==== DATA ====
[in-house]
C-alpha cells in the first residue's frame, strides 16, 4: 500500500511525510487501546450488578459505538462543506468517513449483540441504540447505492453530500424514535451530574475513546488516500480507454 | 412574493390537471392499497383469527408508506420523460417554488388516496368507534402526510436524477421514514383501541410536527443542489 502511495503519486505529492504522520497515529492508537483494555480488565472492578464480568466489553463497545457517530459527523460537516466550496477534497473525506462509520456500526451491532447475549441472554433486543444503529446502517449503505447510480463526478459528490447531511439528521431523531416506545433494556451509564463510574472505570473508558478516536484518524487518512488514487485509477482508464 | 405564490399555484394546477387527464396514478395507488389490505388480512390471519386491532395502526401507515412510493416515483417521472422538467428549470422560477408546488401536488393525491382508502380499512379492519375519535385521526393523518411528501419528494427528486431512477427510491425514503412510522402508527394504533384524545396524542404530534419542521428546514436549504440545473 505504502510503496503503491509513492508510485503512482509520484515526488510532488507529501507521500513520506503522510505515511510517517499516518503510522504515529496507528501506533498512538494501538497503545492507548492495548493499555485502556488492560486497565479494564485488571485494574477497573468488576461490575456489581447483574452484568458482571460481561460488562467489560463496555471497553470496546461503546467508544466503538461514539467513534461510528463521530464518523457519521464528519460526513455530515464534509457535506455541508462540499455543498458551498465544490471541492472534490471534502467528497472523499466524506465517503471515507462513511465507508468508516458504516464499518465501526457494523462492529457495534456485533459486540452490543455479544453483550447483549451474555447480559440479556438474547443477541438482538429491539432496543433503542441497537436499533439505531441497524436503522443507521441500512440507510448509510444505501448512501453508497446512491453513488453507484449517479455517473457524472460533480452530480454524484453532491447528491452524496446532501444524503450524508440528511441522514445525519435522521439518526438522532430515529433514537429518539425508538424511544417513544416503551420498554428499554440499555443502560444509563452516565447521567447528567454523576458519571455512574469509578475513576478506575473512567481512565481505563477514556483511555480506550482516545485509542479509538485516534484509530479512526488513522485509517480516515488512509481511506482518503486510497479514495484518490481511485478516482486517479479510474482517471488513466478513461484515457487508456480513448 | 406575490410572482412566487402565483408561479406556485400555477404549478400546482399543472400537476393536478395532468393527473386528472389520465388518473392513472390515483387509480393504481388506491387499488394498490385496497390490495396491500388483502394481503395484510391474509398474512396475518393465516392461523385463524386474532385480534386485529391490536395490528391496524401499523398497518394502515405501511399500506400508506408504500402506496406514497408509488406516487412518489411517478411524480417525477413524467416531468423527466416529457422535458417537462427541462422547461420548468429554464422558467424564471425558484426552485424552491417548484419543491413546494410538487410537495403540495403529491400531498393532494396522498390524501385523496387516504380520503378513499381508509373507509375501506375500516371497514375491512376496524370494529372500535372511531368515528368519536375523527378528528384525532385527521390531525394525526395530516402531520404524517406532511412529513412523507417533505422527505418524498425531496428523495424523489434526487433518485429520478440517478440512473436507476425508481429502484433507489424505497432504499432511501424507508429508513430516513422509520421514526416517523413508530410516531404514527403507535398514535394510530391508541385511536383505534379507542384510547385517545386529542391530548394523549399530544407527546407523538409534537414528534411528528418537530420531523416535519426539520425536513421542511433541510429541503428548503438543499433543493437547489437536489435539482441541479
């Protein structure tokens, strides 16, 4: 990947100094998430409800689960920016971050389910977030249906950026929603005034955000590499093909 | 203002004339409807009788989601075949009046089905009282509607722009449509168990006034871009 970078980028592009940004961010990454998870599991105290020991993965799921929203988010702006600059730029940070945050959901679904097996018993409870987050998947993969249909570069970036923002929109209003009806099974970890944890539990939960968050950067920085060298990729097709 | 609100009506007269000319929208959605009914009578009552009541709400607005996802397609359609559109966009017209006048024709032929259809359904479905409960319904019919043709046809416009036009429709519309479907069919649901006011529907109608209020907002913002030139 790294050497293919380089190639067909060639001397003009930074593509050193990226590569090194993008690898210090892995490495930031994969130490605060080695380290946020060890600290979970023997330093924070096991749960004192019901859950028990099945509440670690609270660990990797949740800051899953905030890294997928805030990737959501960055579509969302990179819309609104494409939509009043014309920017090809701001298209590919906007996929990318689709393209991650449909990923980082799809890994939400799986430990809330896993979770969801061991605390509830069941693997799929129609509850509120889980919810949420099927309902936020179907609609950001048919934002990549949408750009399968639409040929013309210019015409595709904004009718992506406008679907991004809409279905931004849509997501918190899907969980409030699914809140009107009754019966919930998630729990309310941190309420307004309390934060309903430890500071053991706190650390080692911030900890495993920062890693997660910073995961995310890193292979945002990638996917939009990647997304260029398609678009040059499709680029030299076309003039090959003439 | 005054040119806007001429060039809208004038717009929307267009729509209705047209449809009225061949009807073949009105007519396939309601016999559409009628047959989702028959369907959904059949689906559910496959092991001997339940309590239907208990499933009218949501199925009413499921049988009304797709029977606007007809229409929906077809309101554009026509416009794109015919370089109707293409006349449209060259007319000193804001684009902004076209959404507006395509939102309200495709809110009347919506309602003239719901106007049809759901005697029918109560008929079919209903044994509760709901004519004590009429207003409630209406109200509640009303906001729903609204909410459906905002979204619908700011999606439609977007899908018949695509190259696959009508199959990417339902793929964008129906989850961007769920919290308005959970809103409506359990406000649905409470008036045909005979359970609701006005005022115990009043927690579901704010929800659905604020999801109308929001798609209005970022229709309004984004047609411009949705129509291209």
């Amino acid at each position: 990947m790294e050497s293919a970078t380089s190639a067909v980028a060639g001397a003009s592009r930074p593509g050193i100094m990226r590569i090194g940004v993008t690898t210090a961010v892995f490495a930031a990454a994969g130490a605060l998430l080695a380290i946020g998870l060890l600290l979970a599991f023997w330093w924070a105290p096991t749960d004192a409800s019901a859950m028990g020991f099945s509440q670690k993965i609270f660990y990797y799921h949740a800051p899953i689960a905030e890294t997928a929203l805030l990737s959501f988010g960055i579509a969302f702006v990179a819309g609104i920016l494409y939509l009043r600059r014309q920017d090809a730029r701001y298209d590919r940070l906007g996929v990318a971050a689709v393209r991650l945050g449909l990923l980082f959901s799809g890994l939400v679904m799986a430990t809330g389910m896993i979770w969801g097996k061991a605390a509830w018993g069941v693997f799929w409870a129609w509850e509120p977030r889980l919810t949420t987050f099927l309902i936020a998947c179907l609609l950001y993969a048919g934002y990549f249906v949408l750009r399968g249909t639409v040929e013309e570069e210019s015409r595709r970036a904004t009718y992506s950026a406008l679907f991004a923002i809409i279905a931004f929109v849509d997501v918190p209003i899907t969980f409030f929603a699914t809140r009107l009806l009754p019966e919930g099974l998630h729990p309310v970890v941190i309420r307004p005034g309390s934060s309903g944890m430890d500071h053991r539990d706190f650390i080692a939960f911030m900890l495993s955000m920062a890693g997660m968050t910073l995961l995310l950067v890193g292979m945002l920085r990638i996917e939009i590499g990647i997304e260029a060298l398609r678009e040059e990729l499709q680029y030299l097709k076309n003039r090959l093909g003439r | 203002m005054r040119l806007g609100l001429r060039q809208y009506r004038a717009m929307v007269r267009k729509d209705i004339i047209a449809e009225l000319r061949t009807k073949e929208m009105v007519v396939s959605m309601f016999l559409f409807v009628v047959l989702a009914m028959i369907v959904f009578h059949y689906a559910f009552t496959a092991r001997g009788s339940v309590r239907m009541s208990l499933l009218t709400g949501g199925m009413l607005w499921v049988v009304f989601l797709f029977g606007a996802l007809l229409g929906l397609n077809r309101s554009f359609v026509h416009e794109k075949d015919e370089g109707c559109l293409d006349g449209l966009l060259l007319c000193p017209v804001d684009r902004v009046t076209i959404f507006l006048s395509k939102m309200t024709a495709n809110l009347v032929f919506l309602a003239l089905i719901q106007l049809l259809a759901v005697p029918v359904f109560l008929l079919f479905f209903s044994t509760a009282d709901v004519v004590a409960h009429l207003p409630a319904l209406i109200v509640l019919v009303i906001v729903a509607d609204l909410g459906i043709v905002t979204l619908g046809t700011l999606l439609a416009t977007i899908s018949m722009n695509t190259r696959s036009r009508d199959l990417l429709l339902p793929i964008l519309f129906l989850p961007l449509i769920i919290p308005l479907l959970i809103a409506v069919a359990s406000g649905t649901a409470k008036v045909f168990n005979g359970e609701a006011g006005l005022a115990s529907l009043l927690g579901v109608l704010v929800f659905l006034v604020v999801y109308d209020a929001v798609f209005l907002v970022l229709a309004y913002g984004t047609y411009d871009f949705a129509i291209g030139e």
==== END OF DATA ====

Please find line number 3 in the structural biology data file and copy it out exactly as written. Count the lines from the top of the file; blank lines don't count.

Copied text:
């Protein structure tokens, strides 16, 4: 990947100094998430409800689960920016971050389910977030249906950026929603005034955000590499093909 | 203002004339409807009788989601075949009046089905009282509607722009449509168990006034871009 970078980028592009940004961010990454998870599991105290020991993965799921929203988010702006600059730029940070945050959901679904097996018993409870987050998947993969249909570069970036923002929109209003009806099974970890944890539990939960968050950067920085060298990729097709 | 609100009506007269000319929208959605009914009578009552009541709400607005996802397609359609559109966009017209006048024709032929259809359904479905409960319904019919043709046809416009036009429709519309479907069919649901006011529907109608209020907002913002030139 790294050497293919380089190639067909060639001397003009930074593509050193990226590569090194993008690898210090892995490495930031994969130490605060080695380290946020060890600290979970023997330093924070096991749960004192019901859950028990099945509440670690609270660990990797949740800051899953905030890294997928805030990737959501960055579509969302990179819309609104494409939509009043014309920017090809701001298209590919906007996929990318689709393209991650449909990923980082799809890994939400799986430990809330896993979770969801061991605390509830069941693997799929129609509850509120889980919810949420099927309902936020179907609609950001048919934002990549949408750009399968639409040929013309210019015409595709904004009718992506406008679907991004809409279905931004849509997501918190899907969980409030699914809140009107009754019966919930998630729990309310941190309420307004309390934060309903430890500071053991706190650390080692911030900890495993920062890693997660910073995961995310890193292979945002990638996917939009990647997304260029398609678009040059499709680029030299076309003039090959003439 | 005054040119806007001429060039809208004038717009929307267009729509209705047209449809009225061949009807073949009105007519396939309601016999559409009628047959989702028959369907959904059949689906559910496959092991001997339940309590239907208990499933009218949501199925009413499921049988009304797709029977606007007809229409929906077809309101554009026509416009794109015919370089109707293409006349449209060259007319000193804001684009902004076209959404507006395509939102309200495709809110009347919506309602003239719901106007049809759901005697029918109560008929079919209903044994509760709901004519004590009429207003409630209406109200509640009303906001729903609204909410459906905002979204619908700011999606439609977007899908018949695509190259696959009508199959990417339902793929964008129906989850961007769920919290308005959970809103409506359990406000649905409470008036045909005979359970609701006005005022115990009043927690579901704010929800659905604020999801109308929001798609209005970022229709309004984004047609411009949705129509291209």